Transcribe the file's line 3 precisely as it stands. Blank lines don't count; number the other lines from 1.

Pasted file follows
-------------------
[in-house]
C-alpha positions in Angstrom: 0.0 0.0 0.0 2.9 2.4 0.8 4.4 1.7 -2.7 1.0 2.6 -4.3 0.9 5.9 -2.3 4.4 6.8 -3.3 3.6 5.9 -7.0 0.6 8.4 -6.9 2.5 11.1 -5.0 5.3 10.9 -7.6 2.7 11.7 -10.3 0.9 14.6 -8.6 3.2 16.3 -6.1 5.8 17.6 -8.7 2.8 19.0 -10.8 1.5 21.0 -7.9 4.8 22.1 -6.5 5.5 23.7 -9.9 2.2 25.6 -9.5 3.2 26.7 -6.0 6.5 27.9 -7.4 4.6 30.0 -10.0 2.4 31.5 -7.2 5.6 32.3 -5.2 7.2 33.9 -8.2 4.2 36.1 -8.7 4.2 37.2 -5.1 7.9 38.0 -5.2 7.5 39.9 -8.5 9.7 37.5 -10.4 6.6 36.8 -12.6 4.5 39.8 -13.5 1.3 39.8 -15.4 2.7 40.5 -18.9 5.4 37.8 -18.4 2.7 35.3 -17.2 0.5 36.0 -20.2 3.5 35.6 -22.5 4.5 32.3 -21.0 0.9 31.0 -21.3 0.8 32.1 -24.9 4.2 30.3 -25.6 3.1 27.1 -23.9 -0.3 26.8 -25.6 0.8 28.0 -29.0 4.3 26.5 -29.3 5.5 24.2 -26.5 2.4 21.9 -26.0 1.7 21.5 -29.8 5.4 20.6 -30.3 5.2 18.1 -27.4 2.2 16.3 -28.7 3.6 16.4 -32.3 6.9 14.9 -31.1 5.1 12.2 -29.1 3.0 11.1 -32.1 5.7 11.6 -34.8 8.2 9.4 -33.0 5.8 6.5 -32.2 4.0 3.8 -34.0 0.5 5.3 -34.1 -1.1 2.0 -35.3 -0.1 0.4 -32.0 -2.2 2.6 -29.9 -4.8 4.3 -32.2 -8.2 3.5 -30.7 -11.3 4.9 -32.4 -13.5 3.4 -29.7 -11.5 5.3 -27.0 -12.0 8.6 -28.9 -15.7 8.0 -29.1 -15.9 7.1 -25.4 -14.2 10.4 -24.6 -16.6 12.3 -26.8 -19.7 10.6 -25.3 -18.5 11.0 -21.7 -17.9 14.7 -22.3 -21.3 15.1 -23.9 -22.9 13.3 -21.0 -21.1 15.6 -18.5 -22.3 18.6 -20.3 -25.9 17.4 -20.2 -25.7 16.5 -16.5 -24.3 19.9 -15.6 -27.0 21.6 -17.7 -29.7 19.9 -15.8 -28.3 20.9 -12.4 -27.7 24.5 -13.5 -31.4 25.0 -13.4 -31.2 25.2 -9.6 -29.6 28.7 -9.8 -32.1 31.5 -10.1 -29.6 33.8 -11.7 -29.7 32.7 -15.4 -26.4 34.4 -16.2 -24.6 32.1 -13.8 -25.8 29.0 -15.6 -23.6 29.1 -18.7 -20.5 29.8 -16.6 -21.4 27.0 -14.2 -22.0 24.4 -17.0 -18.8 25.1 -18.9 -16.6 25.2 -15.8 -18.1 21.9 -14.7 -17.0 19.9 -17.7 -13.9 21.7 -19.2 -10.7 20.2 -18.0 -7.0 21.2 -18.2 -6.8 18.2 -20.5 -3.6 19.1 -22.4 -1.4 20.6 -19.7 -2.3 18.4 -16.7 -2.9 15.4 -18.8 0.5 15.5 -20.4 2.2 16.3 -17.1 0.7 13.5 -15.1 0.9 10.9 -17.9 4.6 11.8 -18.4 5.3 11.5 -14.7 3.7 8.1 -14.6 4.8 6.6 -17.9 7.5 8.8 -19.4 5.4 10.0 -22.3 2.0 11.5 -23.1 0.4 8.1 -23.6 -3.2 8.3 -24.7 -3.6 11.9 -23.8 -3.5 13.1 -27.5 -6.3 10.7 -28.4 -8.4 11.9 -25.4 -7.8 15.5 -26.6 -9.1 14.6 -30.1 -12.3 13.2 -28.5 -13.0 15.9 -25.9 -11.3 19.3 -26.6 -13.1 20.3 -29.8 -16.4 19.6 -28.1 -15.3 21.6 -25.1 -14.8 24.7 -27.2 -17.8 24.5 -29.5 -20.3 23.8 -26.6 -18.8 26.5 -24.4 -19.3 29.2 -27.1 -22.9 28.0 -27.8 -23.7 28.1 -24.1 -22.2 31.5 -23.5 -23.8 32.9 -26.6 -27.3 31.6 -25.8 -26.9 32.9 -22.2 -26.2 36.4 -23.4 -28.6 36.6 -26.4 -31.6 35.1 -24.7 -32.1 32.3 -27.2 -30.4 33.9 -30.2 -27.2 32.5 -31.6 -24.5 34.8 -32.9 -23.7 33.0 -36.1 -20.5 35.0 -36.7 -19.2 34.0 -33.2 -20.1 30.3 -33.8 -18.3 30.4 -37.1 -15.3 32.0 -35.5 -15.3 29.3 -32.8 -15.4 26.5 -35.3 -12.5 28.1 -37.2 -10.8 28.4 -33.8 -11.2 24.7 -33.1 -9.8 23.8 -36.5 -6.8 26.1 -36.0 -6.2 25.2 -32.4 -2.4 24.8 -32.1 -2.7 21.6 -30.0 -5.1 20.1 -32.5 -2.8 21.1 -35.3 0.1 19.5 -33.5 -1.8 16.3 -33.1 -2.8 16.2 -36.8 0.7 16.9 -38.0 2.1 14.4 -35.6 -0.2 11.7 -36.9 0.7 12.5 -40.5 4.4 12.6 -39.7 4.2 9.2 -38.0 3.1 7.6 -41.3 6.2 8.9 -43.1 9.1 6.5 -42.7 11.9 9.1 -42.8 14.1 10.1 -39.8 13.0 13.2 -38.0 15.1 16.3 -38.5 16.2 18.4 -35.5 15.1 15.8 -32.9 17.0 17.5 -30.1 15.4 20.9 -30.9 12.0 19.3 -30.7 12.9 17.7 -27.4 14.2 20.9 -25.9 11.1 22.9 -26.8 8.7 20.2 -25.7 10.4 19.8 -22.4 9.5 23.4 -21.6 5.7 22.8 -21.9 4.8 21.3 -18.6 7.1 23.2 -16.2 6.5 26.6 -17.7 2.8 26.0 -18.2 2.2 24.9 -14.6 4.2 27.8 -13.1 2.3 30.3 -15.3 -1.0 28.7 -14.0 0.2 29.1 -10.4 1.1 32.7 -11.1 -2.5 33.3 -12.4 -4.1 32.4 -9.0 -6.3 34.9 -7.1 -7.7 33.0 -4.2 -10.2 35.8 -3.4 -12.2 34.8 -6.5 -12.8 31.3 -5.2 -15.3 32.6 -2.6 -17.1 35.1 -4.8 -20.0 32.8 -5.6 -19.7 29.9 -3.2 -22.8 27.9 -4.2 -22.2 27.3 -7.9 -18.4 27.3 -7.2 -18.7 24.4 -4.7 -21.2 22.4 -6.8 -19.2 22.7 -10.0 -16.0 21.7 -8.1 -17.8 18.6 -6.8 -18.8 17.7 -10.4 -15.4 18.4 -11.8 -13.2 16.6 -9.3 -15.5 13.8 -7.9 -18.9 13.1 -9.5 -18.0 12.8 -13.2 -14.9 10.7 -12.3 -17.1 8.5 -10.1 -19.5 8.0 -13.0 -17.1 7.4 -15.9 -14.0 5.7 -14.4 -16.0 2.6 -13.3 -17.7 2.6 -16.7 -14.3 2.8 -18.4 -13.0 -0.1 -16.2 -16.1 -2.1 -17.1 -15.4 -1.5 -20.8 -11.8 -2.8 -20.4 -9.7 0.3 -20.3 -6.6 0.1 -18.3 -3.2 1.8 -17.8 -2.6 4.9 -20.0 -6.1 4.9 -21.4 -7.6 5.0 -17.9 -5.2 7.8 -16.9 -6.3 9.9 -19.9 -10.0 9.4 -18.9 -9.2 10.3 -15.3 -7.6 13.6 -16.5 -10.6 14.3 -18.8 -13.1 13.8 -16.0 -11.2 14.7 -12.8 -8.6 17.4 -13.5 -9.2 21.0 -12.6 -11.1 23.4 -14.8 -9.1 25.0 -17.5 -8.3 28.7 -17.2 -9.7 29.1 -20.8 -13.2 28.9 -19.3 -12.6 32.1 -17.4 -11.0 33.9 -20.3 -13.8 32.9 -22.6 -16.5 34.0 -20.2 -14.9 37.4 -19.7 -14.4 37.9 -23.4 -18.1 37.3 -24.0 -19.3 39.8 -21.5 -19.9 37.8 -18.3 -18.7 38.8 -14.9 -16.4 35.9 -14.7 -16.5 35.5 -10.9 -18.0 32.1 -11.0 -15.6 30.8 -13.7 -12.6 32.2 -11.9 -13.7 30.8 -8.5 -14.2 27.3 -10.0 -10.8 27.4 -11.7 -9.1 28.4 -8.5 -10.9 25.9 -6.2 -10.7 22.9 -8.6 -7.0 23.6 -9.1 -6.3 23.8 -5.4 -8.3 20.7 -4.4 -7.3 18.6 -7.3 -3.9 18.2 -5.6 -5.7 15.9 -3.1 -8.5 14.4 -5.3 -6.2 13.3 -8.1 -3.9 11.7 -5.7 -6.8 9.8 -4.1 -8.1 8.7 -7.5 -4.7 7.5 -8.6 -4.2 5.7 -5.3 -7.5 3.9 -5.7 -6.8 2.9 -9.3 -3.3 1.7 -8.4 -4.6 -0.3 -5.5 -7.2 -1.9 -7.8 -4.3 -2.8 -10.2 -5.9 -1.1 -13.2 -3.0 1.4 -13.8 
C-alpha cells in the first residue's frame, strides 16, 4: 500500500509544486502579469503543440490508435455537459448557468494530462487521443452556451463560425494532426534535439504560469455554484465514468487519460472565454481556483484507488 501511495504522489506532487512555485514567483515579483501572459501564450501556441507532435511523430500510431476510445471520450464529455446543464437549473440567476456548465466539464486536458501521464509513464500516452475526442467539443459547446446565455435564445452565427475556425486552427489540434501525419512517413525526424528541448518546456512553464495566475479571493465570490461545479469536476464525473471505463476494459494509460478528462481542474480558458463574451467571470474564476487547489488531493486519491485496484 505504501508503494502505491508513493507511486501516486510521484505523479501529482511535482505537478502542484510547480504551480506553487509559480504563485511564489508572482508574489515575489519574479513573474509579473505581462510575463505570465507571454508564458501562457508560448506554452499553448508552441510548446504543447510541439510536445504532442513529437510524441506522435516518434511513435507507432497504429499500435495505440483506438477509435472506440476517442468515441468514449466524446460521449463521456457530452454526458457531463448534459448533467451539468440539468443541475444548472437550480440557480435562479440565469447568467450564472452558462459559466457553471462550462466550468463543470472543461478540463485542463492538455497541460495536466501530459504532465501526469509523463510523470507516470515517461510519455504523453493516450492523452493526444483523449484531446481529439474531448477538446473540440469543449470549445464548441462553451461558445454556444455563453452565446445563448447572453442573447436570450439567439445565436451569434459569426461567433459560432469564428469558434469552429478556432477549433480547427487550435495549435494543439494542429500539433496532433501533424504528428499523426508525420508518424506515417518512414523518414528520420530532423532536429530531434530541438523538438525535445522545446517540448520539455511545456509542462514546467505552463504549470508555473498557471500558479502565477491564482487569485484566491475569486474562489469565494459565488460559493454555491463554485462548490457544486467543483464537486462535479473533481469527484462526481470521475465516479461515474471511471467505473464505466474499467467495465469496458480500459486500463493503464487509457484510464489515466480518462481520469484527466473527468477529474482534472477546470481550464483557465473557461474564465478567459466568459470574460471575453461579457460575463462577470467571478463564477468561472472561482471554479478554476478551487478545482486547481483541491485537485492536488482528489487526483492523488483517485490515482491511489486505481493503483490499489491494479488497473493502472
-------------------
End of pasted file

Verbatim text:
C-alpha cells in the first residue's frame, strides 16, 4: 500500500509544486502579469503543440490508435455537459448557468494530462487521443452556451463560425494532426534535439504560469455554484465514468487519460472565454481556483484507488 501511495504522489506532487512555485514567483515579483501572459501564450501556441507532435511523430500510431476510445471520450464529455446543464437549473440567476456548465466539464486536458501521464509513464500516452475526442467539443459547446446565455435564445452565427475556425486552427489540434501525419512517413525526424528541448518546456512553464495566475479571493465570490461545479469536476464525473471505463476494459494509460478528462481542474480558458463574451467571470474564476487547489488531493486519491485496484 505504501508503494502505491508513493507511486501516486510521484505523479501529482511535482505537478502542484510547480504551480506553487509559480504563485511564489508572482508574489515575489519574479513573474509579473505581462510575463505570465507571454508564458501562457508560448506554452499553448508552441510548446504543447510541439510536445504532442513529437510524441506522435516518434511513435507507432497504429499500435495505440483506438477509435472506440476517442468515441468514449466524446460521449463521456457530452454526458457531463448534459448533467451539468440539468443541475444548472437550480440557480435562479440565469447568467450564472452558462459559466457553471462550462466550468463543470472543461478540463485542463492538455497541460495536466501530459504532465501526469509523463510523470507516470515517461510519455504523453493516450492523452493526444483523449484531446481529439474531448477538446473540440469543449470549445464548441462553451461558445454556444455563453452565446445563448447572453442573447436570450439567439445565436451569434459569426461567433459560432469564428469558434469552429478556432477549433480547427487550435495549435494543439494542429500539433496532433501533424504528428499523426508525420508518424506515417518512414523518414528520420530532423532536429530531434530541438523538438525535445522545446517540448520539455511545456509542462514546467505552463504549470508555473498557471500558479502565477491564482487569485484566491475569486474562489469565494459565488460559493454555491463554485462548490457544486467543483464537486462535479473533481469527484462526481470521475465516479461515474471511471467505473464505466474499467467495465469496458480500459486500463493503464487509457484510464489515466480518462481520469484527466473527468477529474482534472477546470481550464483557465473557461474564465478567459466568459470574460471575453461579457460575463462577470467571478463564477468561472472561482471554479478554476478551487478545482486547481483541491485537485492536488482528489487526483492523488483517485490515482491511489486505481493503483490499489491494479488497473493502472